Lewis, though, felt she had only two challenges. She doubted she could dethrone Du Bois and she had only one song – the competition required two.
As fate would have it, she was at a bus stop in East London and had a chance encounter with calypsonian Tobago Crusoe (Ortneil Bacchus), who wrote her second song, Mother Africa, for the competition.
That chance encounter would also lead to the formation of London's first parang band, Los Paranderos de Londres, with Lewis as lead vocalist alongside Crusoe, Bruce Finlay and Isele Robinson-Cooper.
Lewis placed fourth in the competition that year. Du Bois retained his title.
She refused to be defeated. "While others felt that was an excellent first-time feat, I was not a good loser and immediately decided to prep for the next year which they changed to one song. Back to Crusoe; he penned Immigrants Dilemma. Ella Andall drilled me for weeks! Leroy Calliste (Black Stalin) showed me how to master the stage as he was the guest artist at the London tent that season.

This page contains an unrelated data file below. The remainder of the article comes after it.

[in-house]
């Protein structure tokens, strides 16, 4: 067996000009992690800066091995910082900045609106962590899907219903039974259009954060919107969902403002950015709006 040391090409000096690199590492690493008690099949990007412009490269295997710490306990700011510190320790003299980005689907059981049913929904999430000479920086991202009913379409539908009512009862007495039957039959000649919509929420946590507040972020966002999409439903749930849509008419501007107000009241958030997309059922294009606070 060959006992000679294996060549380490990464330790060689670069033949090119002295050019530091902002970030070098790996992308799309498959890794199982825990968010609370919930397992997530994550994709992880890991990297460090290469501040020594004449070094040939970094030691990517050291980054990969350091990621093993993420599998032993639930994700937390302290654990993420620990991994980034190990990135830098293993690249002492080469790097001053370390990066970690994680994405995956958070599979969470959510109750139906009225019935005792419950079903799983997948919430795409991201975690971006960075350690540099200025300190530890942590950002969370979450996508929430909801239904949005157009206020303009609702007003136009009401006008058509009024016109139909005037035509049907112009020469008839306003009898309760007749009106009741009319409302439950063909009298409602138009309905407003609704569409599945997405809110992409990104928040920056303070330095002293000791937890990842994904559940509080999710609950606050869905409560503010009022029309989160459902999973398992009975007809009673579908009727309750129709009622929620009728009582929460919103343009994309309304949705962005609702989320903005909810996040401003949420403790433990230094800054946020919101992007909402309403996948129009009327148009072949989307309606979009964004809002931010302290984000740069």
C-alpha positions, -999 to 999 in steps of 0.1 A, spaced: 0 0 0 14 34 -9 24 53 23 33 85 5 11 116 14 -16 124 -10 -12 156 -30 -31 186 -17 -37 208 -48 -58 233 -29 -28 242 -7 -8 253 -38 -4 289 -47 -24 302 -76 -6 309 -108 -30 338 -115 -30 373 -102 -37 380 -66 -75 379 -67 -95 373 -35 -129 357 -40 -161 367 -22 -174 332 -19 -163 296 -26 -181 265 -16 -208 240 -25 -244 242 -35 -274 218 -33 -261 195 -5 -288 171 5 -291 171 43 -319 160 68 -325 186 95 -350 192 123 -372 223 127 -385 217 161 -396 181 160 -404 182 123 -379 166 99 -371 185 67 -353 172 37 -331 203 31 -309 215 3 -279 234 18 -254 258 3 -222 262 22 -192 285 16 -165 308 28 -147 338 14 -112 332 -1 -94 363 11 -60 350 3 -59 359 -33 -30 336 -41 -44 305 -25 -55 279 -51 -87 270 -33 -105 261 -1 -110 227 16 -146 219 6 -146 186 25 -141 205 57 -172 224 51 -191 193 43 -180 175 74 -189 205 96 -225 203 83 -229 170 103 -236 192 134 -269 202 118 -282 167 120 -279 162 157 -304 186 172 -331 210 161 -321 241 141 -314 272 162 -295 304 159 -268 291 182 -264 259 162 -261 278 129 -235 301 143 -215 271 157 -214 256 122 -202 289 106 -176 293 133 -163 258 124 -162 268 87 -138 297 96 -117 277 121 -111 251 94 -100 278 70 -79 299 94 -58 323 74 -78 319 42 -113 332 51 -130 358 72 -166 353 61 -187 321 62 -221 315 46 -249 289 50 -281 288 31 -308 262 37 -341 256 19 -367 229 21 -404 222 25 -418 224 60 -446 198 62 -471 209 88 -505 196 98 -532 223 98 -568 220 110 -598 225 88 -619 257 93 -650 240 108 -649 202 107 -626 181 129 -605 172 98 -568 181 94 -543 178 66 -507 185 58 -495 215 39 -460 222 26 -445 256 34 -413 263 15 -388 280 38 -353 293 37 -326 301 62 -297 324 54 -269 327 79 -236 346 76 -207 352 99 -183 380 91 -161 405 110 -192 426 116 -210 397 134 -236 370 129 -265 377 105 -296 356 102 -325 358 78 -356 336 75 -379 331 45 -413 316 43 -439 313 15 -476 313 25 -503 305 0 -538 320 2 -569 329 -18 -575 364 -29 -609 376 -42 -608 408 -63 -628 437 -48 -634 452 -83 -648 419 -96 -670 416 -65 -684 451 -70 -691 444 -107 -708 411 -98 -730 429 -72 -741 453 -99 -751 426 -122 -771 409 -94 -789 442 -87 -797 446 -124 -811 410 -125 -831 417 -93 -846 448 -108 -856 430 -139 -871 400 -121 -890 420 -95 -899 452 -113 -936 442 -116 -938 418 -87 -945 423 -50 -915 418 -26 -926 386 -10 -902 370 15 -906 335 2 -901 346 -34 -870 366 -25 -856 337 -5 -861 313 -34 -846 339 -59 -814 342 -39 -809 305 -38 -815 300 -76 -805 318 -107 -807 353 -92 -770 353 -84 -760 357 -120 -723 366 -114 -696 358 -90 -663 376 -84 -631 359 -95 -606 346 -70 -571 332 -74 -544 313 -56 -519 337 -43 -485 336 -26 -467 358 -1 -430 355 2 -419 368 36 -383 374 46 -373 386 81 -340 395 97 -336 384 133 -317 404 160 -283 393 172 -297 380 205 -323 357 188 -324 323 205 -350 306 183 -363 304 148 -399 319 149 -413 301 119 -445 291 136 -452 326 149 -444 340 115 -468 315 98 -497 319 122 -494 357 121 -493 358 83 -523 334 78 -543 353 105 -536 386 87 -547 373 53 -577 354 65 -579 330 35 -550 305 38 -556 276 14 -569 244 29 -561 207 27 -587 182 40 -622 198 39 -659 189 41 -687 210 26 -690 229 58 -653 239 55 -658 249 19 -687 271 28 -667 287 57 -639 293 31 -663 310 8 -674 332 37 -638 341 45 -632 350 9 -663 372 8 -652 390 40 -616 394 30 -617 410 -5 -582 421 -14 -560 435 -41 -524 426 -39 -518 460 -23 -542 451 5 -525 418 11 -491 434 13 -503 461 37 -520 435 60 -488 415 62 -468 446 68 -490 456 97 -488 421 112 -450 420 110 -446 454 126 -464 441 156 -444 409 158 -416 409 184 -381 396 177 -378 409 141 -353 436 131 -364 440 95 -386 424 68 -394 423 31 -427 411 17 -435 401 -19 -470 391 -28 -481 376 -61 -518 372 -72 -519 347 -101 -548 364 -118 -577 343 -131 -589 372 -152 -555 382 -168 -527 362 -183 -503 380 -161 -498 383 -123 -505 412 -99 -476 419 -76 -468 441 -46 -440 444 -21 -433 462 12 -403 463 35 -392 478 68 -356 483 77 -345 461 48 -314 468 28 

“Dressed all in red with my supporters in red t shirts – the colour which for me depicts victory – I performed with all I had in me and was able to dethrone Kerwin. I recognized early o’clock that the only limitations to life are the ones which we place on ourselves and with God all things are possible," she said, boldly.
It certainly was, as she won the 2001 UK title and retained it again the following year, with "My Kinda Man, another Crusoe composition.
"Sandra Des Vignes Millington (Singing Sandra) was in London at the time and took me under her wing. In Trinidad, I made it to made it to Skinner Park (and) I also placed third in Social Commentary and performed with the Divas Calypso Cabaret for three years as the London’s Diva," she recalled.